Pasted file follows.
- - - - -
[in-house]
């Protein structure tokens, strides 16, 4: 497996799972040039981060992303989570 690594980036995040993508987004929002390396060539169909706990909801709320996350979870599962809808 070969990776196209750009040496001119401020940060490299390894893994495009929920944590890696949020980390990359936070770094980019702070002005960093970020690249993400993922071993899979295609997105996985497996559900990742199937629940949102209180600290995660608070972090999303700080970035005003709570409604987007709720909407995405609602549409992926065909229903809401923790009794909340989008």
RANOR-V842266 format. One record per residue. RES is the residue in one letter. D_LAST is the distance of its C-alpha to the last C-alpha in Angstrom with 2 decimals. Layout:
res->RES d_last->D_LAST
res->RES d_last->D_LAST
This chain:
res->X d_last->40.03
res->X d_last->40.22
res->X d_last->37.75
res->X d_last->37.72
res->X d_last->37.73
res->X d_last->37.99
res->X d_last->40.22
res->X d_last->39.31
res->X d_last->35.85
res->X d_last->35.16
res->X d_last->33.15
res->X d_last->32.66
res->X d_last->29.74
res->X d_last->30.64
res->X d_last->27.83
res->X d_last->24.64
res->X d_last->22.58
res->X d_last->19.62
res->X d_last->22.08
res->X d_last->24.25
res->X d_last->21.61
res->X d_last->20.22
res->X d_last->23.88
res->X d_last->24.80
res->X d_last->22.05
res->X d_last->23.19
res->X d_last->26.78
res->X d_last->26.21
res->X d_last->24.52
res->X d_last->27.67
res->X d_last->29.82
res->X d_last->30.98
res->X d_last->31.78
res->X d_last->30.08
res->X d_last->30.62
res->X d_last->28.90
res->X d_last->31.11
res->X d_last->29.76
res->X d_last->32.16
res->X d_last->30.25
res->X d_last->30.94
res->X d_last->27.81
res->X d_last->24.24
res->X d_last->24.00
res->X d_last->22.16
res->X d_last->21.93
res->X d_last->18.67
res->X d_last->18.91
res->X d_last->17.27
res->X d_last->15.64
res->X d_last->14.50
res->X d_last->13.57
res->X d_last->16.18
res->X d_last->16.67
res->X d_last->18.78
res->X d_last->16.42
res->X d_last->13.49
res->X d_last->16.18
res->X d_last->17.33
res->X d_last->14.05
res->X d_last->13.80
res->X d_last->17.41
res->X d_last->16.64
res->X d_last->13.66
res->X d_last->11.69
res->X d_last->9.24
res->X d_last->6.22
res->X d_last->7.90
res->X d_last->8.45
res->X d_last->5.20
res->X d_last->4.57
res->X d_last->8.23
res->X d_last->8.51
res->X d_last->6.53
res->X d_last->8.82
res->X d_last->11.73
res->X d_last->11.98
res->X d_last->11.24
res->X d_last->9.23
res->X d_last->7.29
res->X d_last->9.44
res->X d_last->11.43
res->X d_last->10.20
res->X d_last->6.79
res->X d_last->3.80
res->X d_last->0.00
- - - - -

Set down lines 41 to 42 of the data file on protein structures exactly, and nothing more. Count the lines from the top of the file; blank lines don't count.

res->X d_last->30.62
res->X d_last->28.90